Sven Nykvist, 83; Cinematographer Won Oscars for Work With Bergman

Times Staff Writer

Sven Nykvist, the Oscar-winning cinematographer and filmmaker whose naturalistic, straightforward camera work distinguished the movies of directors Ingmar Bergman and Woody Allen, died Wednesday. He was 83.

Nykvist had battled a long illness and was being treated for aphasia, a form of dementia, at a nursing home in Sweden, his son, Carl-Gustaf Nykvist, told the Associated Press.

For the record:
12:00 AM, Sep. 24, 2006 For The Record
Los Angeles Times Sunday September 24, 2006 Home Edition Main News Part A Page 2 National Desk 1 inches; 40 words Type of Material: Correction
Sven Nykvist: An obituary for cinematographer Sven Nykvist in Thursday’s California section said he was being treated for aphasia, a form of dementia. Aphasia is a brain disorder that limits an individual’s ability to communicate, not a form of dementia.

The Swedish-born Nykvist was most closely associated with Bergman and won best cinematography Oscars for the director’s “Cries and Whispers” in 1973 and “Fanny and Alexander” in 1982. In addition, Nykvist wrote and directed several of his own features and documentaries.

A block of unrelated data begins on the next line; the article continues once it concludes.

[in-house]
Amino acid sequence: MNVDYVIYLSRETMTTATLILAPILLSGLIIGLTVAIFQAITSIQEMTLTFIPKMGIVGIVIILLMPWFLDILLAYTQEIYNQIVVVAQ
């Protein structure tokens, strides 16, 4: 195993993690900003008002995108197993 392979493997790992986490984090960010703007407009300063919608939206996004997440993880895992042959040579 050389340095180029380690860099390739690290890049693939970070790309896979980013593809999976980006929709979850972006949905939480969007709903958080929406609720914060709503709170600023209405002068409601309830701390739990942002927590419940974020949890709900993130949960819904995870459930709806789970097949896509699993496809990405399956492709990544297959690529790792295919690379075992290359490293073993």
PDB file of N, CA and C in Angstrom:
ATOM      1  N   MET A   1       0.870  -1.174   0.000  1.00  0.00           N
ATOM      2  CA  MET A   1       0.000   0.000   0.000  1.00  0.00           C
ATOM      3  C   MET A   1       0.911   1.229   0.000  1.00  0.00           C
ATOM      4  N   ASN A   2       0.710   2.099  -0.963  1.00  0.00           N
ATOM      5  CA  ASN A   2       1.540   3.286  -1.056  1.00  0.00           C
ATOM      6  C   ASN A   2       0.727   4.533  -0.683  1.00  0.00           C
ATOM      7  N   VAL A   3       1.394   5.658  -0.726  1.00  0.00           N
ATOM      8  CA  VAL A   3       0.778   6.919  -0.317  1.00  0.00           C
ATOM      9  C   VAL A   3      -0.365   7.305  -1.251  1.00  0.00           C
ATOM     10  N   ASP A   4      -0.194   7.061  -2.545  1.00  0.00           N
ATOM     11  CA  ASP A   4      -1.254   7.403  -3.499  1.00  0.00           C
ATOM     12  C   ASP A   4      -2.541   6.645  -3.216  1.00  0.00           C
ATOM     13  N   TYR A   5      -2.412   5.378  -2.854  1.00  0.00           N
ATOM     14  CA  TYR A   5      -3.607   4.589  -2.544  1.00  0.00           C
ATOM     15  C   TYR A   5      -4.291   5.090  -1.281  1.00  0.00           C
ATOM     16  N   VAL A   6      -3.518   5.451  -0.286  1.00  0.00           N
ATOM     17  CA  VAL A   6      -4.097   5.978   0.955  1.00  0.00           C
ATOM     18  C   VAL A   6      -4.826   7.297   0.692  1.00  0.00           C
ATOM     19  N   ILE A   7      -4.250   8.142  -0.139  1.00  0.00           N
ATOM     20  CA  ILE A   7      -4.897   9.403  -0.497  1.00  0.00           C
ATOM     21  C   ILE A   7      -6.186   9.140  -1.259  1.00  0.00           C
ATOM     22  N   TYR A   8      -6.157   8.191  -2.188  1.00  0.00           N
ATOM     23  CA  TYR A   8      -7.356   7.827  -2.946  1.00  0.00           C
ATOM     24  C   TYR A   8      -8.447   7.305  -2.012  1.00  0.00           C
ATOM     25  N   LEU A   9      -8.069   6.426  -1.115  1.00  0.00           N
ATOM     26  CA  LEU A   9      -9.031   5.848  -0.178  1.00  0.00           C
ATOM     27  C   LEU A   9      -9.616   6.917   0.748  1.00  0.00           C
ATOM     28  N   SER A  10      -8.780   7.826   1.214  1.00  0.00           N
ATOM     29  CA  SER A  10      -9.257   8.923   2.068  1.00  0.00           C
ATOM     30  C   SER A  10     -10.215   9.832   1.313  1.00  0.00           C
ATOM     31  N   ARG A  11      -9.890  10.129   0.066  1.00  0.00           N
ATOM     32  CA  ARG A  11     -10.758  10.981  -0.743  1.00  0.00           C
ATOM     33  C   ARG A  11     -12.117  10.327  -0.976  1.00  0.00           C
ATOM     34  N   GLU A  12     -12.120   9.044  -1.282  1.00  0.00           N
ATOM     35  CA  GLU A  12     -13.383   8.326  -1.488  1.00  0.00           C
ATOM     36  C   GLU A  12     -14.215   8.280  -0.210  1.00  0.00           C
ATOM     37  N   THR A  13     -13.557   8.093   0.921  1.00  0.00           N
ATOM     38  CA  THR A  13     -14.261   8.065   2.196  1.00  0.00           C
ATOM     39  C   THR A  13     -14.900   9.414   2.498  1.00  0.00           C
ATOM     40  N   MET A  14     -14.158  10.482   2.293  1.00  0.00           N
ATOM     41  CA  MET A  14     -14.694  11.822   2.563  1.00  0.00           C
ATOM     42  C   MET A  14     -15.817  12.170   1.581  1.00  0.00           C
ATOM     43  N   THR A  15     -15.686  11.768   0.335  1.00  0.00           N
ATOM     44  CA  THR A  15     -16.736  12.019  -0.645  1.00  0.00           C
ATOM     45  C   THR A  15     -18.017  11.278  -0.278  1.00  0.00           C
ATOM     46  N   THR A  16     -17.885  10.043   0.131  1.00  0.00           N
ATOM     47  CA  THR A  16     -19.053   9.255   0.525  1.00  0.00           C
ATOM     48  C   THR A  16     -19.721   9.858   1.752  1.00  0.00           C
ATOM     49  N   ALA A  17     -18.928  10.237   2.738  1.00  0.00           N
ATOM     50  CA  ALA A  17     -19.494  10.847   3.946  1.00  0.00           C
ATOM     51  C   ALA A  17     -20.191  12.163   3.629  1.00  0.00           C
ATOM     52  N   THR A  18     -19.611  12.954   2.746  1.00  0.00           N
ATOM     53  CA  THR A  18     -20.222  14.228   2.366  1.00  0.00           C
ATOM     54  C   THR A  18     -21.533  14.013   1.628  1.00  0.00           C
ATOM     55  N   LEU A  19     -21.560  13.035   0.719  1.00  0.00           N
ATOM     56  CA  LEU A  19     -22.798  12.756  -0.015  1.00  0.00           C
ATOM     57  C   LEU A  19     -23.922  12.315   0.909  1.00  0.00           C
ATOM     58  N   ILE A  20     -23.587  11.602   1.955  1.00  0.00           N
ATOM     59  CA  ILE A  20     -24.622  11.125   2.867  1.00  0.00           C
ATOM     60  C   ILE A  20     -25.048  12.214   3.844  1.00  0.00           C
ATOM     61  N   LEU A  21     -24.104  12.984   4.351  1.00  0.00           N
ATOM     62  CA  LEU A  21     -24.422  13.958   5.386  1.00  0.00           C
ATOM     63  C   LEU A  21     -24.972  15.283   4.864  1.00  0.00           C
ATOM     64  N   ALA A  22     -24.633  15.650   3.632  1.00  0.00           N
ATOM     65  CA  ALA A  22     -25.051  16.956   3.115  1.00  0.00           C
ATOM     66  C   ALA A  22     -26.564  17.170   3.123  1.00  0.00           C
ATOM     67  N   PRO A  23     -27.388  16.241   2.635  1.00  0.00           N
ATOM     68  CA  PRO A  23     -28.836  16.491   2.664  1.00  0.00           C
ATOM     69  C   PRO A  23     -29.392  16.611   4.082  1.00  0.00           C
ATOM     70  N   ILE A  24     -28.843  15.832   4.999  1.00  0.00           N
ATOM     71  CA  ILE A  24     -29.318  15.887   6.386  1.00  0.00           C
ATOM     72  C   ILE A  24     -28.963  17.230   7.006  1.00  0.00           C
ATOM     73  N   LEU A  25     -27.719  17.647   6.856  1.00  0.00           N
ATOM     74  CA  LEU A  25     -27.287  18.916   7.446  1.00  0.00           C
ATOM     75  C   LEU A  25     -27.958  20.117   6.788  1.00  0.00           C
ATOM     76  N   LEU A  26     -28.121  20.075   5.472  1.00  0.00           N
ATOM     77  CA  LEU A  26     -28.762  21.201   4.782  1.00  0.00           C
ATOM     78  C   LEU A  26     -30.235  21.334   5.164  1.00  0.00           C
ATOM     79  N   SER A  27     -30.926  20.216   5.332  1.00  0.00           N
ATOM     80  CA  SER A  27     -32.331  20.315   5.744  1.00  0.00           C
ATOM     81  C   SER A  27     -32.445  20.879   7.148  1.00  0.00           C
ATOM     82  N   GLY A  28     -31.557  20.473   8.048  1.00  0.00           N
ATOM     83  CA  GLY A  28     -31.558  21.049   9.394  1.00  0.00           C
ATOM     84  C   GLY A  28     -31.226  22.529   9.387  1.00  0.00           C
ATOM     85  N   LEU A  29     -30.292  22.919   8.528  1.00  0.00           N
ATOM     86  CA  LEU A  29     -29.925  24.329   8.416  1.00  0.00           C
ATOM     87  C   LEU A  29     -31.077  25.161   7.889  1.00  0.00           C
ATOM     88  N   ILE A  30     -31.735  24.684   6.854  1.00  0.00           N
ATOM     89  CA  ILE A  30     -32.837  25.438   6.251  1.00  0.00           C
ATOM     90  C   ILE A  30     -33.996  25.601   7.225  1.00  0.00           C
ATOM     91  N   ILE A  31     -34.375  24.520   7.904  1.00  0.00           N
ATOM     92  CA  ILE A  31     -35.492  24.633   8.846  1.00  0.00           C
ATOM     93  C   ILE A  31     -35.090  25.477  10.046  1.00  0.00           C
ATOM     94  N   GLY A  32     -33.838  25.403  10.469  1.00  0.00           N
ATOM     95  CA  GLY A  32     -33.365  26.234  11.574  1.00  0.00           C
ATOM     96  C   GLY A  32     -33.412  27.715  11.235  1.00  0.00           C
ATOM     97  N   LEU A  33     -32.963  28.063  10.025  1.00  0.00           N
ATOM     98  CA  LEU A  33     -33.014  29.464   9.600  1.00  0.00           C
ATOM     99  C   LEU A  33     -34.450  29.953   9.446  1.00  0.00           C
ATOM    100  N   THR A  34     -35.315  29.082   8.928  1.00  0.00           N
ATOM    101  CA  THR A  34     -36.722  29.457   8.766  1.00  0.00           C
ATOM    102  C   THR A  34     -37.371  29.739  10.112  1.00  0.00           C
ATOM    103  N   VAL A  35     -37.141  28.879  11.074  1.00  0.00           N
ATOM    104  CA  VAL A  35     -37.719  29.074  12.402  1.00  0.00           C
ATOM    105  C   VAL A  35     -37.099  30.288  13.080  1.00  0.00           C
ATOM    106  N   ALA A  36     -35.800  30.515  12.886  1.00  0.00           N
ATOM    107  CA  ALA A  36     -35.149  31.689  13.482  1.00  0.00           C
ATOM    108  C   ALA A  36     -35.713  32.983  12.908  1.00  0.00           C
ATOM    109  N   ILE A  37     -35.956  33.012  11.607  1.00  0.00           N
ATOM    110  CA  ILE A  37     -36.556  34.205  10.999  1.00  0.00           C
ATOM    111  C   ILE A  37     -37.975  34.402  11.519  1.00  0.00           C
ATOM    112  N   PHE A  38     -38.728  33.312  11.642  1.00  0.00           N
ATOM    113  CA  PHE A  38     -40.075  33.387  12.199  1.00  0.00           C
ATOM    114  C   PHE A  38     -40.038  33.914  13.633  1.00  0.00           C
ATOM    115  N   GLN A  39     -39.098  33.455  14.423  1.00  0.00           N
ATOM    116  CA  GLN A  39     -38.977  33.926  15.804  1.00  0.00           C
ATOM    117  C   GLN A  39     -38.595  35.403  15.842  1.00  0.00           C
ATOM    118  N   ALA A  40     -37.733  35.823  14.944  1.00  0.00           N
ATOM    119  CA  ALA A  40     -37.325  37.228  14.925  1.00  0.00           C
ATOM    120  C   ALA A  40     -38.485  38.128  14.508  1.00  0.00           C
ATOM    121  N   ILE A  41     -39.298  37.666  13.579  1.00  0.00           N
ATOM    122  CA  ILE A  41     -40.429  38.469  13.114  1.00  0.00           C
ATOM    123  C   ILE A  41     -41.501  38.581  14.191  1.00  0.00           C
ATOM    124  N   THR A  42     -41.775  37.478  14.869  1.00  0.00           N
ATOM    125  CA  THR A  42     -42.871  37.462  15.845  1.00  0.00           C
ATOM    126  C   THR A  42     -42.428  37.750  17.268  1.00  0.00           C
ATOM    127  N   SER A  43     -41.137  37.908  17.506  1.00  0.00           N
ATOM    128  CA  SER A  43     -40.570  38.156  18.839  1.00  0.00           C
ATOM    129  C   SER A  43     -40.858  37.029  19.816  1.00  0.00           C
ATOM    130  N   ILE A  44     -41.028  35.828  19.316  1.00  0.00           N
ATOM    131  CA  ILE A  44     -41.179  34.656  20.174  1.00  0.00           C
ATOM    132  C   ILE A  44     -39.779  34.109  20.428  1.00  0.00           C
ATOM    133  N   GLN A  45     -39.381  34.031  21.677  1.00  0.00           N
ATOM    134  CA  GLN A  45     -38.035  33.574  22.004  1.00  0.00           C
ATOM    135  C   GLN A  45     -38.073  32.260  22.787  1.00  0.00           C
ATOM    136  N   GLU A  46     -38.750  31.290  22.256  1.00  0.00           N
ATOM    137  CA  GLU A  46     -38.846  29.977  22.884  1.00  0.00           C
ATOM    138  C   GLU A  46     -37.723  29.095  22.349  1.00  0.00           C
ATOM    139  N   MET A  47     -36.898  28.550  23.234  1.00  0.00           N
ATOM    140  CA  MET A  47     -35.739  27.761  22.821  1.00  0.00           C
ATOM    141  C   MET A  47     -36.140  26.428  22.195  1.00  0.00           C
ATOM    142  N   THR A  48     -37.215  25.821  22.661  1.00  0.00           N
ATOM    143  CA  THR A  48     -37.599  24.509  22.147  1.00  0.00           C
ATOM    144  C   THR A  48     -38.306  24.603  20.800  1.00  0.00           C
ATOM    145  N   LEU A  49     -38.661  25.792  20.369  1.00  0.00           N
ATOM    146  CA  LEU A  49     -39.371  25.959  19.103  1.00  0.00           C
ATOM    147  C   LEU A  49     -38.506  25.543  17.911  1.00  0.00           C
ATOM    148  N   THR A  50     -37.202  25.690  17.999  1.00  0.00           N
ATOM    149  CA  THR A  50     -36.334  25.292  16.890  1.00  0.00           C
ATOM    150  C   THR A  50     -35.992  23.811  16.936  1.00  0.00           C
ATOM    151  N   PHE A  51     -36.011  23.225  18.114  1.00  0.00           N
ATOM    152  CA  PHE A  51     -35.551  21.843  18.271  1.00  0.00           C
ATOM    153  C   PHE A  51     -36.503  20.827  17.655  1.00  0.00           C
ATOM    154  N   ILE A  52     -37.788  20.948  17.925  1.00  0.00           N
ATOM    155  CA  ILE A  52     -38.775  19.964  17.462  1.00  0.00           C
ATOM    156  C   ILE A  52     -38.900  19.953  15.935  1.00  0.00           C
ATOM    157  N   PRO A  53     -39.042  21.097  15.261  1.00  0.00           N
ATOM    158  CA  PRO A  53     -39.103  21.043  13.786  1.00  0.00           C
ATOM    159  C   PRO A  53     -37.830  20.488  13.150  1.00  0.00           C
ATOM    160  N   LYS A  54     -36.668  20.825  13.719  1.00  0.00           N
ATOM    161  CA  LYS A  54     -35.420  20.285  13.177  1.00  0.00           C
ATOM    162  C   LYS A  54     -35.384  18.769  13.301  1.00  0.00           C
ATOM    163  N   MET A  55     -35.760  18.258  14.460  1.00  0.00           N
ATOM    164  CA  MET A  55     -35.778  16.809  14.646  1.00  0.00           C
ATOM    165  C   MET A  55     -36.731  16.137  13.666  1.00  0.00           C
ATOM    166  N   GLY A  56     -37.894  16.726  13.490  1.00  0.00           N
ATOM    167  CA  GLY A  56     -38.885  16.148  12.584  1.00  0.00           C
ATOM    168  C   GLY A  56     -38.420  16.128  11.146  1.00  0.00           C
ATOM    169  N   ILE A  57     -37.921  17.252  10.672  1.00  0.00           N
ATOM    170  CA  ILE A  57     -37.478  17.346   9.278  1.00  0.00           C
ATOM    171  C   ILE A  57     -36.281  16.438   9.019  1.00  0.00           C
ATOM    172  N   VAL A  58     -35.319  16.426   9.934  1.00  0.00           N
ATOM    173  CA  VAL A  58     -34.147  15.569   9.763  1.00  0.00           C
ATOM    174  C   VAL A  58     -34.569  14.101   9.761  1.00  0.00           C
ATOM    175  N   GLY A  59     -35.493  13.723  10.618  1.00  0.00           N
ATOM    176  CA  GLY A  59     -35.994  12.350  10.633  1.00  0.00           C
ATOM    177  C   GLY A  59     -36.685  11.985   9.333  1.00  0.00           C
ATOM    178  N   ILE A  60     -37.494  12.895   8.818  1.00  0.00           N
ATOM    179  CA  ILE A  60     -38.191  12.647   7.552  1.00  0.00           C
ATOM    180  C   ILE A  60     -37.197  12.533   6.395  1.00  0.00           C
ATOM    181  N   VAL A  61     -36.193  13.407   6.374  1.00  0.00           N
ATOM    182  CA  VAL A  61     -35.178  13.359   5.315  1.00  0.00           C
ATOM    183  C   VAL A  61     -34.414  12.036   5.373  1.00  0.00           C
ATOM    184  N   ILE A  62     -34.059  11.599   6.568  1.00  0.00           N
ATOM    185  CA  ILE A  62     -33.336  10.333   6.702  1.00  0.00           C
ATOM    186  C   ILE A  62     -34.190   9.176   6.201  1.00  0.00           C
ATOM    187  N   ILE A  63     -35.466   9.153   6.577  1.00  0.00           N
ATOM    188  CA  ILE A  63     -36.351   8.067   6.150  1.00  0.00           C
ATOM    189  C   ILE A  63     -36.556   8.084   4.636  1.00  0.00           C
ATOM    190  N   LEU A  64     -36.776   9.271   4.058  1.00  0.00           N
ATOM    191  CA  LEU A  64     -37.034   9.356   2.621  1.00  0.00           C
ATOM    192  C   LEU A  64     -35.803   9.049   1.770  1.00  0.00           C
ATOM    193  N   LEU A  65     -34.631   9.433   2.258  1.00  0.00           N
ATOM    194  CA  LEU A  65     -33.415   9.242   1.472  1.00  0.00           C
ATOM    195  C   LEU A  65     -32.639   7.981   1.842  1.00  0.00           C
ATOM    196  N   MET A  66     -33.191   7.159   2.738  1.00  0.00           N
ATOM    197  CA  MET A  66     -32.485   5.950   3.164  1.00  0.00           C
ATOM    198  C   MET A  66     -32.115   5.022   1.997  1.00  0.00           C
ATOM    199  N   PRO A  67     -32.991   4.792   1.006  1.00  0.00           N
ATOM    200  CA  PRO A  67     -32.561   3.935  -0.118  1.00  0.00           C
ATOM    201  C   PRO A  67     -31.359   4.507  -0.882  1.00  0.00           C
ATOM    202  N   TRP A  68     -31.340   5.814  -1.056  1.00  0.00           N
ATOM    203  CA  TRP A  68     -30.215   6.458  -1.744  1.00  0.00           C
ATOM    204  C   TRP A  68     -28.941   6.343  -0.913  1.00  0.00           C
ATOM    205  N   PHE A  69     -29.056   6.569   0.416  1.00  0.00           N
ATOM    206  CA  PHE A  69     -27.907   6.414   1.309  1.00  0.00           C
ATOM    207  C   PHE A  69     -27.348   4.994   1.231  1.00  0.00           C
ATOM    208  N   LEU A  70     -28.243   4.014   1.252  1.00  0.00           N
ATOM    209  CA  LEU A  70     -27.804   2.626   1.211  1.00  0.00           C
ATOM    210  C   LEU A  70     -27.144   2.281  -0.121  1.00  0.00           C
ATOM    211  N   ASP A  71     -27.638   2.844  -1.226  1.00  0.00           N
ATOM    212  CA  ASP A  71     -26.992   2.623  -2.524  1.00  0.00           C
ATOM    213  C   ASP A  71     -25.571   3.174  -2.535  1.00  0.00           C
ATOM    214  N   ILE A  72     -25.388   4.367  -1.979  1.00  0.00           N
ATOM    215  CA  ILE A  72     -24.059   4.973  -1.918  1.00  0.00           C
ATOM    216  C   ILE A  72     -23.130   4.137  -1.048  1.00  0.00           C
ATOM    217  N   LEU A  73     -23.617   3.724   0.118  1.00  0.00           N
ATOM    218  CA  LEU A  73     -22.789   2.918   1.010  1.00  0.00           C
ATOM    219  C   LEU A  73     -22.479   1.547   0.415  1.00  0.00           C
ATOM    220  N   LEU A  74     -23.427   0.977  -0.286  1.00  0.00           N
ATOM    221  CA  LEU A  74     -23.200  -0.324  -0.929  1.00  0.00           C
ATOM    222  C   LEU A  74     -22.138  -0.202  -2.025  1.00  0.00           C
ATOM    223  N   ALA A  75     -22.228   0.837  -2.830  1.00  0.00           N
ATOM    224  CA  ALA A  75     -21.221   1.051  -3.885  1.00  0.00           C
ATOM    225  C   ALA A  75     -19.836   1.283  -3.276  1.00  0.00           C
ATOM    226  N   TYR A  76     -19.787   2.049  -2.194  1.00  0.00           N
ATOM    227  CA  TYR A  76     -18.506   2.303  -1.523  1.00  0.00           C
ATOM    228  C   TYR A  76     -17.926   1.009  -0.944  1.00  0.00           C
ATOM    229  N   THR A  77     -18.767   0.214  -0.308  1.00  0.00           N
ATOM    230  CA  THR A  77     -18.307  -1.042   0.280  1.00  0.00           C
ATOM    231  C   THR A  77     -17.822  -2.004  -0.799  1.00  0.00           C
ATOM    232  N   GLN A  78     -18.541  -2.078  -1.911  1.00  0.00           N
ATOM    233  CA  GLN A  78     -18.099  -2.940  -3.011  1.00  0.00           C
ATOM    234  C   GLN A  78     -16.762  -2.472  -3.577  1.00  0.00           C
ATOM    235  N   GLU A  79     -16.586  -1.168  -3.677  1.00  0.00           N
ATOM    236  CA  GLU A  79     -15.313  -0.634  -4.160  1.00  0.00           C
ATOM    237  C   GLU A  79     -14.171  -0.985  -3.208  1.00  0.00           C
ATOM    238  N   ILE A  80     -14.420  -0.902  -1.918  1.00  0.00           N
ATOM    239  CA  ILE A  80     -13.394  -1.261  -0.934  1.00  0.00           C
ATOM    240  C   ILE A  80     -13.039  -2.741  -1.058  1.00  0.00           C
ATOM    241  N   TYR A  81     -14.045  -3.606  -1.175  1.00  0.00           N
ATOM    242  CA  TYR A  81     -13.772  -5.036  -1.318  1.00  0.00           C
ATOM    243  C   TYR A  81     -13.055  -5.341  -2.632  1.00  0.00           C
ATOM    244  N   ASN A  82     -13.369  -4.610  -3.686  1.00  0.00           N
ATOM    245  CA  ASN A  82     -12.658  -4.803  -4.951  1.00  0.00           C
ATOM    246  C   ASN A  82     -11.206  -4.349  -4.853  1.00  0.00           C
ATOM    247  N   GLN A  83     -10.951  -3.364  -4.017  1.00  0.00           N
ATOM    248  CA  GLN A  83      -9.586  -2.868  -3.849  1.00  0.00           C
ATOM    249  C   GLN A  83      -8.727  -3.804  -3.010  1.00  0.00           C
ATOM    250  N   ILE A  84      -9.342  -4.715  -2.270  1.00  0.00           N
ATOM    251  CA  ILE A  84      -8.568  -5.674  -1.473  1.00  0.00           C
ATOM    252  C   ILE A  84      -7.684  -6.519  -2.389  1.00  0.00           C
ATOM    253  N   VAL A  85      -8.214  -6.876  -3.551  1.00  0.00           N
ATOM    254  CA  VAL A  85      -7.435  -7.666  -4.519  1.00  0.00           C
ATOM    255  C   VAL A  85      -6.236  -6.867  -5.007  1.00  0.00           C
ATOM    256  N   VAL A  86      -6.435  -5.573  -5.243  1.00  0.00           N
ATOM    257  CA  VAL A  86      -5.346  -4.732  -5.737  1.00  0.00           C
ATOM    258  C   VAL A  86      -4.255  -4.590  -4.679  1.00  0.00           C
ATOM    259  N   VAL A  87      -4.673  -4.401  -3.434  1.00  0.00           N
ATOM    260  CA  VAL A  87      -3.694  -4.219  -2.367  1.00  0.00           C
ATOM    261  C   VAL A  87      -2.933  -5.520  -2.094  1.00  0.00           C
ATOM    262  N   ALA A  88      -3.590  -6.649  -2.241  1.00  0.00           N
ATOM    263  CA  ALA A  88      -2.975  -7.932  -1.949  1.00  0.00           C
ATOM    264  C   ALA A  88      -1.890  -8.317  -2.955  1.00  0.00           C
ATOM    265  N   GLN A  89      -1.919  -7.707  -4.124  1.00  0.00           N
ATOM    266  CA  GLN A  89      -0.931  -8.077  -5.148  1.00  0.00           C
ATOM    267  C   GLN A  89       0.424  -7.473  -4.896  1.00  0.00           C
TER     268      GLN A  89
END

In a career that spanned six decades and included more than 100 motion pictures, Nykvist helped change the look of film. Early on, his camerawork provided a contrast to the gaudy extravaganzas that characterized Hollywood productions in the early ‘50s, the era in which his creative partnership with Bergman began. And film critics, peers and colleagues say Nykvist’s work has had a lasting influence on his field.


His stripped-down photography and low-tech illumination techniques magnified the actors’ psychological reactions to devastating effect, with Rembrandt-like highlights on faces and contrasting interplay between light and shadow.

“He’s been an inspiration for introducing a natural, simple style of lighting to film,” said Swedish director Lasse Hallstrom, who worked with Nykvist on “What’s Eating Gilbert Grape” (1993) and “Something to Talk About” (1995). “His camera helped to tell stories that were true to the world and real characters that helped create something alive. And he wasn’t afraid of simplicity.”